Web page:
Perfect Roast Lamb or Goat
A whole leg of lamb or goat is a great piece of meat to cook, but there’s a lot more that you can do with it than cooking the whole chunk of meat. In our post on breaking down a whole leg of lamb or goat, I showed you how I cut up a leg into individual muscles that can be cooked as small roasts to serve a few people. Cutting up a leg into muscles is how I served roasted lamb at my restaurants, and it is a great thing to know how to do (it’s easy, too).
Once you have your leg cut into trimmed muscles, I have a few more tips and tricks for getting the best result out of them. The video that accompanies this post will show you a visual demo, but here’s the big takeaways for getting a perfectly cooked roast.
Chefs tips for a perfect roast
Season the meat overnight with salt, pepper, and other seasonings
This is called “dry-brining” and is important for developing flavor, and helping to get a really good crust on the meat. All you do is season the meat ahead of time and allow it to rest, uncovered in the fridge overnight. Leaving the meat uncovered helps it to dehydrate and dry out a bit, and you will notice a much richer, deeper crust and browning on your meat, which equals better flavor.
Elevate the meat from the pan
Once the meat is seared, you put it in the oven, but if the meat is in contact with a hot pan, the bottom will cook faster than the top. In a restaurant, I always used baking racks to elevate the meat away from the metal surface, but as you’ll see in the video, there’s a lot of different ways you can elevate the meat so it doesn’t touch the pan.
A chunk of bread, some vegetables–you can use just about anything you have in a pinch, and it will make a difference, although a baking rack is the best.
Low and slow
Years ago now, when I worked a busy saute station, I started playing around with the temperatures I would cook my roasts at. I used a lower temperature to cook the roasts on my station, since I might be cooking 20 pounds of roasts a day, and many of them were varying sizes.
At a higher temperature like 350 F, I found it difficult to pin point the perfect moment the roasts of varying sizes were perfectly done, so I decreased the heat to 250 F. What this does is give you a more even doneness, and a blush, pink center.
Let the meat rest (Ten min/lb)
Lastly, it’s also very important to let the meat rest for at least 10 minutes per pound. Do not worry about the meat cooling off—if you touch the roast when you’re ready to slice and find it cooled a bit too much, simply pop it back in the oven at 250 for 10 minutes or so before slicing. Two other chef tricks are to put the finished slices onto hot vegetables on a plate, and to make sure you’ve warmed up your plates for a moment in the oven or microwave before serving.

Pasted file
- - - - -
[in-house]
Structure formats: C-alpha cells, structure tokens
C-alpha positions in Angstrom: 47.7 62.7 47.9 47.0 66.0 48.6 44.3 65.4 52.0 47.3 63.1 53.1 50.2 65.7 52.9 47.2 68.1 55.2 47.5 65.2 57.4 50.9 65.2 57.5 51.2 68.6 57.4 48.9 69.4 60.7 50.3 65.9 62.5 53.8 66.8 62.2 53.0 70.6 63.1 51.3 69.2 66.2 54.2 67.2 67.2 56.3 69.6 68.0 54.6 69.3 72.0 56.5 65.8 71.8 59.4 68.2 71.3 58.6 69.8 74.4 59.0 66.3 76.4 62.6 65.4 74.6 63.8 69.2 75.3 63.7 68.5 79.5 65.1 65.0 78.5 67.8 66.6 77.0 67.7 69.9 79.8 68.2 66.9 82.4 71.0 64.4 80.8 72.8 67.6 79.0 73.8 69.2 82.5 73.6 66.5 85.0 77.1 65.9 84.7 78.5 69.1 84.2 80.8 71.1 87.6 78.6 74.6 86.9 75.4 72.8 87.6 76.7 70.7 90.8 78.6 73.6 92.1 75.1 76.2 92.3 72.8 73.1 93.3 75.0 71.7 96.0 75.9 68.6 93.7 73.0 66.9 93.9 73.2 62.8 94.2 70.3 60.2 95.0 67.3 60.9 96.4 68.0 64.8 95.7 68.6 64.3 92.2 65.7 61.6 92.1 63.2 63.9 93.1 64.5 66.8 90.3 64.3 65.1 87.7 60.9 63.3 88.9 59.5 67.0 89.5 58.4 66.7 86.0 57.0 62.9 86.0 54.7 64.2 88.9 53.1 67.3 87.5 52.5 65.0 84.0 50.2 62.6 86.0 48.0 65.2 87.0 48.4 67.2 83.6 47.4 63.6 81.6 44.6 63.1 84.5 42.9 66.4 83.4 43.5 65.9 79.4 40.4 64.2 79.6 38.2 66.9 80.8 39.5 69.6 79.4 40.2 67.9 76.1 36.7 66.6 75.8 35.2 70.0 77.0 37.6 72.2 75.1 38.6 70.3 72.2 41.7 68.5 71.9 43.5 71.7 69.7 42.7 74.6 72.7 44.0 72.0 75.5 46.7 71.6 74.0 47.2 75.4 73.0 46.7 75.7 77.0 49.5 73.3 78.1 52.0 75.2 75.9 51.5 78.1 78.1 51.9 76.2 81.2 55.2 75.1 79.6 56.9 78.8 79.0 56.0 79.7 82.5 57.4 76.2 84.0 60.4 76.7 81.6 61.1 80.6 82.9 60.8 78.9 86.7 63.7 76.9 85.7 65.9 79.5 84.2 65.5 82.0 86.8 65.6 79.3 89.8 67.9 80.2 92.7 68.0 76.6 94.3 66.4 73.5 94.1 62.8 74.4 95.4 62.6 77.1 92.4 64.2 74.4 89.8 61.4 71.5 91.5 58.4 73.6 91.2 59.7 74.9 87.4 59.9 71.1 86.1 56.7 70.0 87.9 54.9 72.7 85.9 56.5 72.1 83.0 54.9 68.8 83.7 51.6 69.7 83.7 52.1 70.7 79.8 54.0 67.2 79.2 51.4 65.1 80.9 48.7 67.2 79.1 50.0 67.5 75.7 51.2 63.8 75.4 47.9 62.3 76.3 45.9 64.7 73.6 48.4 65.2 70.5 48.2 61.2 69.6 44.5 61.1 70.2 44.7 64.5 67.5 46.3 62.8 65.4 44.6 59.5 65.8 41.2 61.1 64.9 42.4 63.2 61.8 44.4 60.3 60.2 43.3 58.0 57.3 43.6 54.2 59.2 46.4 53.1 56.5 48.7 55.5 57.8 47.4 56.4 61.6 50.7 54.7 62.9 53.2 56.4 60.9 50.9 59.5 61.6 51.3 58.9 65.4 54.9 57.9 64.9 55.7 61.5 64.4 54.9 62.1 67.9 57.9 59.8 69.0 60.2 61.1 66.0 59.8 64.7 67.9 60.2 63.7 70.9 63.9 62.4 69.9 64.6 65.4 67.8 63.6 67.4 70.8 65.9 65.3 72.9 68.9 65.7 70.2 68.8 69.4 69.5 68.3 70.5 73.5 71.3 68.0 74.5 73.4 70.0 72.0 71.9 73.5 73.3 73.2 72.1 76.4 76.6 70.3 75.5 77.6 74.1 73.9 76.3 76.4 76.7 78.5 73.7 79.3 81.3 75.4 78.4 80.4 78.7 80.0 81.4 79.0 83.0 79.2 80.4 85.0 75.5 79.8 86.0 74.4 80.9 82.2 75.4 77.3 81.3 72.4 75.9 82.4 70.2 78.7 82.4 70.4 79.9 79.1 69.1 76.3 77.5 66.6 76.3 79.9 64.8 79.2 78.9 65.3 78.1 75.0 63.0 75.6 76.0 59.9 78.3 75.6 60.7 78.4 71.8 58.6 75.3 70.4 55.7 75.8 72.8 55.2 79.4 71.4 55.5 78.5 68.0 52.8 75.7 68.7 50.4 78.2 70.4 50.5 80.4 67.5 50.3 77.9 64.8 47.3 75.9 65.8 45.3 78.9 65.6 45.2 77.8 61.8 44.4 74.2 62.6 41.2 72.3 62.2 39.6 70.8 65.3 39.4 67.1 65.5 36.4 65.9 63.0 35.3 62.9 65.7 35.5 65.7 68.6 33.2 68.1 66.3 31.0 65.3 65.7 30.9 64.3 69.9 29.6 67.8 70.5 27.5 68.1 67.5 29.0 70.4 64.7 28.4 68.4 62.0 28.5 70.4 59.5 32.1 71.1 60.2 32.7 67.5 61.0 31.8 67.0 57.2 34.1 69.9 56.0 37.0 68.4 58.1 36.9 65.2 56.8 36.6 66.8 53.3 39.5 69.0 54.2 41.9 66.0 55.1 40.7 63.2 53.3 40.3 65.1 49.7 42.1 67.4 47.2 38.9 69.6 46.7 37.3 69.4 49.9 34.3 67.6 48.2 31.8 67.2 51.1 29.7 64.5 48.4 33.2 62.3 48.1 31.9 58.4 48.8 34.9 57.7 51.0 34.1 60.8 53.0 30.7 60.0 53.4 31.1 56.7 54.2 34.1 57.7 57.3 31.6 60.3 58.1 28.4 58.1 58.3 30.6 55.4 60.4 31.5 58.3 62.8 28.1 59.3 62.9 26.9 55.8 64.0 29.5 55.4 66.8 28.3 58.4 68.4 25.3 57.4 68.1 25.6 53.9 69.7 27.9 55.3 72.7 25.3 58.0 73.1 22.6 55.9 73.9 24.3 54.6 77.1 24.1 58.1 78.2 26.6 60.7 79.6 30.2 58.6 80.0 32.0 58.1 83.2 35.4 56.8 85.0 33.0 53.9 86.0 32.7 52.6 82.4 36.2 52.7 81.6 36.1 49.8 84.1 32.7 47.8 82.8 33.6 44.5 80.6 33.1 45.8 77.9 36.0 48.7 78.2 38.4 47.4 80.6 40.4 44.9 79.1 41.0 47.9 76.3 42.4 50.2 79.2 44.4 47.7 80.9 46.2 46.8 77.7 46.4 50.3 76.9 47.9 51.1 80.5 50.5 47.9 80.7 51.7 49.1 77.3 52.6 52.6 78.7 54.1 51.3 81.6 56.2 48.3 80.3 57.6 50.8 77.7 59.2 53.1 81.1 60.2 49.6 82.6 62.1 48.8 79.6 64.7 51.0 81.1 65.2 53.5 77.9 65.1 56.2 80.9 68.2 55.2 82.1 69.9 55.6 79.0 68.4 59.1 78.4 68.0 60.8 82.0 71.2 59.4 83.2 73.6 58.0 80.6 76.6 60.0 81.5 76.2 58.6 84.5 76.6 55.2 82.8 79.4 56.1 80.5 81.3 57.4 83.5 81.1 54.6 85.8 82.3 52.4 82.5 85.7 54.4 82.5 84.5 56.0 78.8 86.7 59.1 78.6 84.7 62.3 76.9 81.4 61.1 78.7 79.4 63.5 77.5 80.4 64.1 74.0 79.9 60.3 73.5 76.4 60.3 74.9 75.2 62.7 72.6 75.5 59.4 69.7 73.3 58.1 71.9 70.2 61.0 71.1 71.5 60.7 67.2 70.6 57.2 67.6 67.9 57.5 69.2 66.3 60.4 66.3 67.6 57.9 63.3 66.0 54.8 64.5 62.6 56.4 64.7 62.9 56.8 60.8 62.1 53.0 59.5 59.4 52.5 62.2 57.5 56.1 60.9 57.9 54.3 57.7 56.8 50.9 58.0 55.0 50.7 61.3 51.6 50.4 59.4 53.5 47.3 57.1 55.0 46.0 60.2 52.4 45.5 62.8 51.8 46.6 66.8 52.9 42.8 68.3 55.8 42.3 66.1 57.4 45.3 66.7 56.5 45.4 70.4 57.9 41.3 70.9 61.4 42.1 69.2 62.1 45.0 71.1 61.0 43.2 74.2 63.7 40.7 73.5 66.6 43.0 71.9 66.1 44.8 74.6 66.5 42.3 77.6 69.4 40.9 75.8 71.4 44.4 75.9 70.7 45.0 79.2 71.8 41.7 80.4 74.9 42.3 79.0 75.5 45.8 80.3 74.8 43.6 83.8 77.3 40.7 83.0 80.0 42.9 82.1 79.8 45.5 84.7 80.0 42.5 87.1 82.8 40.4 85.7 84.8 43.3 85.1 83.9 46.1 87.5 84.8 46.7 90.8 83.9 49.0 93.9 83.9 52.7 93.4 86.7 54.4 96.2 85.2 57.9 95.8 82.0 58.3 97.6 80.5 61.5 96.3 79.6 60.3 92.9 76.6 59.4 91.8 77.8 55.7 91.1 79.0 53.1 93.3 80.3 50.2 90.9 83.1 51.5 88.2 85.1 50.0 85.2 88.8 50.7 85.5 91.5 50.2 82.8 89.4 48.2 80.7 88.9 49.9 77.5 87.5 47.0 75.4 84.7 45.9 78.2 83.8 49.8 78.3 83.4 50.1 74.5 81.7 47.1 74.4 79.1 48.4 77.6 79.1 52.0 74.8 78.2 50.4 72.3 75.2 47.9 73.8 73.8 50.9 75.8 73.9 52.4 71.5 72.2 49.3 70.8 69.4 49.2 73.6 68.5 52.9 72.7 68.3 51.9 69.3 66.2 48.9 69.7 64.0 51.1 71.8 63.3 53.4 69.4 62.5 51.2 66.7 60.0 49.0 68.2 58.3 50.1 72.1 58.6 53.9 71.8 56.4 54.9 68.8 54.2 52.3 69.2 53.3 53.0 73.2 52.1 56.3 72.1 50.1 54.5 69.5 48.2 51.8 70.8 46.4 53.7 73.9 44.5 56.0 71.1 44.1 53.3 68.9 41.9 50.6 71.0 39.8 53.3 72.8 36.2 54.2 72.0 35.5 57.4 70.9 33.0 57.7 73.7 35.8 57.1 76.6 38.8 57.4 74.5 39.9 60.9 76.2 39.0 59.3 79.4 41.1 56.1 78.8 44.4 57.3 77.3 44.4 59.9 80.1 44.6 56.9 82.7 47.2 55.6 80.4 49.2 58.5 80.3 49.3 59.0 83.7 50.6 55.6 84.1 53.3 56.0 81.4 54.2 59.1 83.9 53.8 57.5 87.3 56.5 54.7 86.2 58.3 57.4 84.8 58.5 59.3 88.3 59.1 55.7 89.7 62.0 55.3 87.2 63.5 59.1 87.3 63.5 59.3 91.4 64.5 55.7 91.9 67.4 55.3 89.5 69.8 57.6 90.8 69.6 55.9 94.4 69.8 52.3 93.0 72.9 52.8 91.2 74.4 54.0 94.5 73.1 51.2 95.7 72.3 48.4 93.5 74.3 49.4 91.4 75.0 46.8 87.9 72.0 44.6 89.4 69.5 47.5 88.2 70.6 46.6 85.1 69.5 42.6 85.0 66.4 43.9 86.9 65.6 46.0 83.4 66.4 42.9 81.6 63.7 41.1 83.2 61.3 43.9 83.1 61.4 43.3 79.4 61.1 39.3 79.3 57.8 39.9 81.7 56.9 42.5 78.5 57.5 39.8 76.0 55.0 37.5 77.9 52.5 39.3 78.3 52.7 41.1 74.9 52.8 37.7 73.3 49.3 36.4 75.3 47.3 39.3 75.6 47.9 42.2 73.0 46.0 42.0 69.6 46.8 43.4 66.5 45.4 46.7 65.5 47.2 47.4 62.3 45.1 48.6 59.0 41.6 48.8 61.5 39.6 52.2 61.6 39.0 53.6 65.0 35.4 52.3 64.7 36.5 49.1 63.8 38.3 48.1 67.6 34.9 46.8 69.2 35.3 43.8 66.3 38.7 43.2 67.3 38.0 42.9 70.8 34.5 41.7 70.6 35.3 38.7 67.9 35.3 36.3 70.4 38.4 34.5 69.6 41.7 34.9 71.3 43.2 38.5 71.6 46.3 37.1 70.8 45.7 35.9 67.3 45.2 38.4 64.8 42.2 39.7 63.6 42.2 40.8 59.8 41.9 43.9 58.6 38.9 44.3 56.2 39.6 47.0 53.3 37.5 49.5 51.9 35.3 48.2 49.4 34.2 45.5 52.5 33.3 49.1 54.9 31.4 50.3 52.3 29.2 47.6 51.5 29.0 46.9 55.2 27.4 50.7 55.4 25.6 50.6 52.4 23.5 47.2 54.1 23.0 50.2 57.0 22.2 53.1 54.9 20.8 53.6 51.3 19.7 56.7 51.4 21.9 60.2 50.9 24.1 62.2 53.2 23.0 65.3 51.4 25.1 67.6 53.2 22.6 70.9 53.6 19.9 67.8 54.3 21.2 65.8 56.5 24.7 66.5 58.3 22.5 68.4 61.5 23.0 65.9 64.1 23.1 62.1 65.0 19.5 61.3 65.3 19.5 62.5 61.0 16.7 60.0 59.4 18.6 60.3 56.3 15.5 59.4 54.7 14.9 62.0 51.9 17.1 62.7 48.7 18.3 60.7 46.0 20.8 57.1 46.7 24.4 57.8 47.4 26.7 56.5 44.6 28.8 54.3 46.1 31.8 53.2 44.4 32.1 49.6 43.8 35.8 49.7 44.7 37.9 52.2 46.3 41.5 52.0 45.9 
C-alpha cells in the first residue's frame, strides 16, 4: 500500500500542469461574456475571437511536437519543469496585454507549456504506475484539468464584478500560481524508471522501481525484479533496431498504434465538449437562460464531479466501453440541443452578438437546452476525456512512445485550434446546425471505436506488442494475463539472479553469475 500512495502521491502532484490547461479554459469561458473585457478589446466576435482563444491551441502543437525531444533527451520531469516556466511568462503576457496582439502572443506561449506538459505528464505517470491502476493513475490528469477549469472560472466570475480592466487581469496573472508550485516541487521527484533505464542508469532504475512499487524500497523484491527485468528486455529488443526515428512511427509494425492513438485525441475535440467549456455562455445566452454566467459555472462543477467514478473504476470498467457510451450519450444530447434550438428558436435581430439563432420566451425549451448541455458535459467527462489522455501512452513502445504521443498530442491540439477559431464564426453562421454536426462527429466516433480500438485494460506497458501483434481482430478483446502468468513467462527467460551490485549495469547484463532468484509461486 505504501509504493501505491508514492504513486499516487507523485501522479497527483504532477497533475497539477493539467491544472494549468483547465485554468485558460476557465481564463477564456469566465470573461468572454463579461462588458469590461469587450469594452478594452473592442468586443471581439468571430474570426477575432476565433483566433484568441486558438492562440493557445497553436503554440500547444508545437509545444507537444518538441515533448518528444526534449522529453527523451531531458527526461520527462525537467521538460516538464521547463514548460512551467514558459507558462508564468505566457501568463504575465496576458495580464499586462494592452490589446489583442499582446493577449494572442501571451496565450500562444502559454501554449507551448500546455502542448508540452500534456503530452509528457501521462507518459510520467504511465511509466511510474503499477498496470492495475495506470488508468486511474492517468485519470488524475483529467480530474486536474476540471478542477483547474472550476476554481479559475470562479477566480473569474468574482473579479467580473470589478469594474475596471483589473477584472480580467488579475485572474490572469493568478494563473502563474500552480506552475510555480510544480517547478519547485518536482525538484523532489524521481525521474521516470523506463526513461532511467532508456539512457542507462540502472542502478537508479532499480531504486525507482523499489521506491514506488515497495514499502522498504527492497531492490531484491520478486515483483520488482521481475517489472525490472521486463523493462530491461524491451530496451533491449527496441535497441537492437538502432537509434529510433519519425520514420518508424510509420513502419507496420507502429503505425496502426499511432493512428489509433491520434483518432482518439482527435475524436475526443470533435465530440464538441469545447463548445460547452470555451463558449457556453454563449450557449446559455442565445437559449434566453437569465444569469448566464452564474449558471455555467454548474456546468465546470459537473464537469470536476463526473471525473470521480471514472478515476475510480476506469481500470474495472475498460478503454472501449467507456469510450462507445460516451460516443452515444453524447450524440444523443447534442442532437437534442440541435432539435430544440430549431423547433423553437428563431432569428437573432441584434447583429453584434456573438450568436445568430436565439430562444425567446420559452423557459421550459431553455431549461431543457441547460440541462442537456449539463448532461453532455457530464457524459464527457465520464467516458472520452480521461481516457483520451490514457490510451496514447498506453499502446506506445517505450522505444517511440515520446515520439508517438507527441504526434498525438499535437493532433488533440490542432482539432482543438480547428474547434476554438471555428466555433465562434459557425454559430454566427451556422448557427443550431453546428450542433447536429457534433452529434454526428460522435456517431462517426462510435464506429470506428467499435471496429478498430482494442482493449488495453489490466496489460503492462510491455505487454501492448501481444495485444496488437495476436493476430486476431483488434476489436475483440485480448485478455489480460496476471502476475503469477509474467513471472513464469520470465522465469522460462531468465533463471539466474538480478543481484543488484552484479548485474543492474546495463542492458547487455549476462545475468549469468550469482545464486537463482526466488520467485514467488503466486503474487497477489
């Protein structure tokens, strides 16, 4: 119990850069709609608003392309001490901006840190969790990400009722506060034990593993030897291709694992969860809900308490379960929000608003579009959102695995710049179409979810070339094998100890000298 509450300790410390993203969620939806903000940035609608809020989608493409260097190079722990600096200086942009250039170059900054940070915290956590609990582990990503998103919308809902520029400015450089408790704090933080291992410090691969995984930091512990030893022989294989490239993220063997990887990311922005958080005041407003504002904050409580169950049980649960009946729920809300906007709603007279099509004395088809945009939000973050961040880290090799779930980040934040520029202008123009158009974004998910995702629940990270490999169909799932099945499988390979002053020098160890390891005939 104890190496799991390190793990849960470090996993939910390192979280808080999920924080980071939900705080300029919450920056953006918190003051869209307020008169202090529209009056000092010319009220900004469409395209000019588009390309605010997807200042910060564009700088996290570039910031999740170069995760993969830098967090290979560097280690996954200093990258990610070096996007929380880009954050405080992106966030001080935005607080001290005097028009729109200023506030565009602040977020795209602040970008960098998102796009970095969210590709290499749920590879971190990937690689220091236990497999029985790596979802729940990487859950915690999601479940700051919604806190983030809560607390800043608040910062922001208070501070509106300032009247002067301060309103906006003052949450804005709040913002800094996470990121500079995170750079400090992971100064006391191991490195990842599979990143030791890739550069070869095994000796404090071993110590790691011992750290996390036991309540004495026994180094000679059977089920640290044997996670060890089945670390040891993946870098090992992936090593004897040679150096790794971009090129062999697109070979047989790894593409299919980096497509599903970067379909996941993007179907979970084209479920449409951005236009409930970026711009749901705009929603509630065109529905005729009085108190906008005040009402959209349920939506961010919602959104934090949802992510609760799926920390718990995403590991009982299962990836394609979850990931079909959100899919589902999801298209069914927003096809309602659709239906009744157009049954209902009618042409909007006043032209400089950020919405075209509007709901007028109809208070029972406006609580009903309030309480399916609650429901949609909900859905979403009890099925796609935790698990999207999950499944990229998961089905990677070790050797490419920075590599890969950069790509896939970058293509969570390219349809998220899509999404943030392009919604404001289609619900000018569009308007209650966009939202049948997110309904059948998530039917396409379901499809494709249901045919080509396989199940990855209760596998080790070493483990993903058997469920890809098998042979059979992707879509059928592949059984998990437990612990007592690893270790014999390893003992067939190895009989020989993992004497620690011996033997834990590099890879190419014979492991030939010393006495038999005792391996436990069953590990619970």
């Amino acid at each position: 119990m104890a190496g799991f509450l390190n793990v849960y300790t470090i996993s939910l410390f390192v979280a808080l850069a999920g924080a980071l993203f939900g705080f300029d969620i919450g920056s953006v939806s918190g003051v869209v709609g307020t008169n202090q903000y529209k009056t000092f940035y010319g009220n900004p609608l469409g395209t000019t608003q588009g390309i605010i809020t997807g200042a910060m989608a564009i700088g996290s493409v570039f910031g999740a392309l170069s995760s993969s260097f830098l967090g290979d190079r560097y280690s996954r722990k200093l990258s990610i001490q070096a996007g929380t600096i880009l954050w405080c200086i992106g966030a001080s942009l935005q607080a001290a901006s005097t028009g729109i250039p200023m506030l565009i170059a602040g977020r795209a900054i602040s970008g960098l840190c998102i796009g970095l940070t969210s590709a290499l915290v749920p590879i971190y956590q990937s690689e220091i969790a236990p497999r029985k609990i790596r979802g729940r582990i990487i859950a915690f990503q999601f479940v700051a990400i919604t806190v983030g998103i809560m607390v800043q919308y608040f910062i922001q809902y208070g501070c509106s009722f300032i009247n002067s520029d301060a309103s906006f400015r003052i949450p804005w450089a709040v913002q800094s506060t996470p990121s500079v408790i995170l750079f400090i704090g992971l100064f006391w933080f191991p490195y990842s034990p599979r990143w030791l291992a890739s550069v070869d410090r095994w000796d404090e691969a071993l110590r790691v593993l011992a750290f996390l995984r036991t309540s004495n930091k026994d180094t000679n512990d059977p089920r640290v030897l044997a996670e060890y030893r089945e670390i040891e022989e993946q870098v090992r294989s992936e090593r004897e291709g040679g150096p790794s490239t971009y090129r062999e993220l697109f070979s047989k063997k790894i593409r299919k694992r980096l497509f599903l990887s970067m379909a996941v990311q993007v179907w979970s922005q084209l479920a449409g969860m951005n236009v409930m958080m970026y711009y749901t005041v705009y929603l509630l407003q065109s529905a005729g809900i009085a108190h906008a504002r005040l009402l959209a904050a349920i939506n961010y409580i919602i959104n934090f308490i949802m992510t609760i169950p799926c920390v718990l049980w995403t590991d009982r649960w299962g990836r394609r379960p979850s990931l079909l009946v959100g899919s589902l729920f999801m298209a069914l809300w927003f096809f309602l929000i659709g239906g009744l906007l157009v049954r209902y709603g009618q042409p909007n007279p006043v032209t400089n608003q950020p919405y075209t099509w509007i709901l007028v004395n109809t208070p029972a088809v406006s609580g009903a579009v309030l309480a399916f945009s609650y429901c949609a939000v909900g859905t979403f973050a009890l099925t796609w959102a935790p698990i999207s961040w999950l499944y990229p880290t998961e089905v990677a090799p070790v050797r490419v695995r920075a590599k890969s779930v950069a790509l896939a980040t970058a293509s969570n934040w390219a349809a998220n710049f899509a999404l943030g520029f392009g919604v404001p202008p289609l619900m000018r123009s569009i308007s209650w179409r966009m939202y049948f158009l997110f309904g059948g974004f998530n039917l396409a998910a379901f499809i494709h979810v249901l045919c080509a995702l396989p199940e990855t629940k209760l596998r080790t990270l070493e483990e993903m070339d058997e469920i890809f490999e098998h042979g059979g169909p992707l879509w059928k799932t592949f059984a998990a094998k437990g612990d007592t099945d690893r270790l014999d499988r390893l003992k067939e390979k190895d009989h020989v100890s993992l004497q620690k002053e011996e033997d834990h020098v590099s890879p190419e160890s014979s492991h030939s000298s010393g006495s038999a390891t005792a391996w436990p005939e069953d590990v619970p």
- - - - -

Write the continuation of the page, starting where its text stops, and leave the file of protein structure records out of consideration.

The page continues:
If these tips don’t help you make the best roast lamb or goat you’ve ever had, let us know!
This recipe is by Chef Alan Bergo, the Forager Chef. A chef from Minnesota, Alan is a culinary industry veteran, former executive chef of acclaimed Lucia’s Restaurant, and the Salt Cellar. Author of The Forager Chef’s Book of Flora, he’s one of the most respected voices in the world of foraging and wild food. He’s best known as the founder of Forager Chef, his website focused on wild ingredients that reaches millions of readers each year. Learn more about Chef Alan and his hunt for mushrooms, wild and obscure foods at foragerchef.com.
Looking to buy lamb or goat online? Shepherd Song Farm: Grass to table. We raise lambs & goats traditionally, humanely and sustainably. 100% Grass Fed, Pasture Raised, Never Confined, no Hormones, Grains or Animal Byproducts. Born, raised and processed in the U.S.A. Good for you and good for the environment.
Perfect Rosemary Lamb Roast
- 1 lamb leg roast 1-2 lb
- Kosher salt and fresh ground black pepper
- Chopped fresh rosemary optional
- 2 tablespoons rendered lamb tallow for searing
- A few slices of dried bread or something else to elevate the roast while it cooks such as a baking sheet
- Season the lamb all over with salt and pepper, then sprinkle on the rosemary. Allow the meat to marinate overnight, uncovered in the fridge. The next day, allow the lamb to come to room temperature for 30 minutes before cooking.
- Preheat the oven to 250F. Heat the tallow in a heavy skillet, then brown the lamb deeply. Put the crusts of bread, some vegetables or something else in the pan to elevate the roast so the bottom of the pan doesn’t over cook the bottom of the roast. Alternately, cook the roast on a baking sheet lined with a roasting rack, which is ideal, and my preference for restaurant work.
- Cook the roast for 30 minutes, or until a thermometer reads 125-130F. This temperature may seem rare, but trust me, it will be good. Cooking at a lower temperature means you get a perfect rose center, edge to edge.
- Allow the roast to rest for at least 20 minutes, then reheat gently in the oven before slicing (always against the grain here) preferably putting the slices of meat on top of piping hot vegetables or something else on a plate to help them stay warm—a chefs plating trick. You will notice when slicing that the roast doesn’t bleed over the cutting board, and it’s perfectly pink and juicy.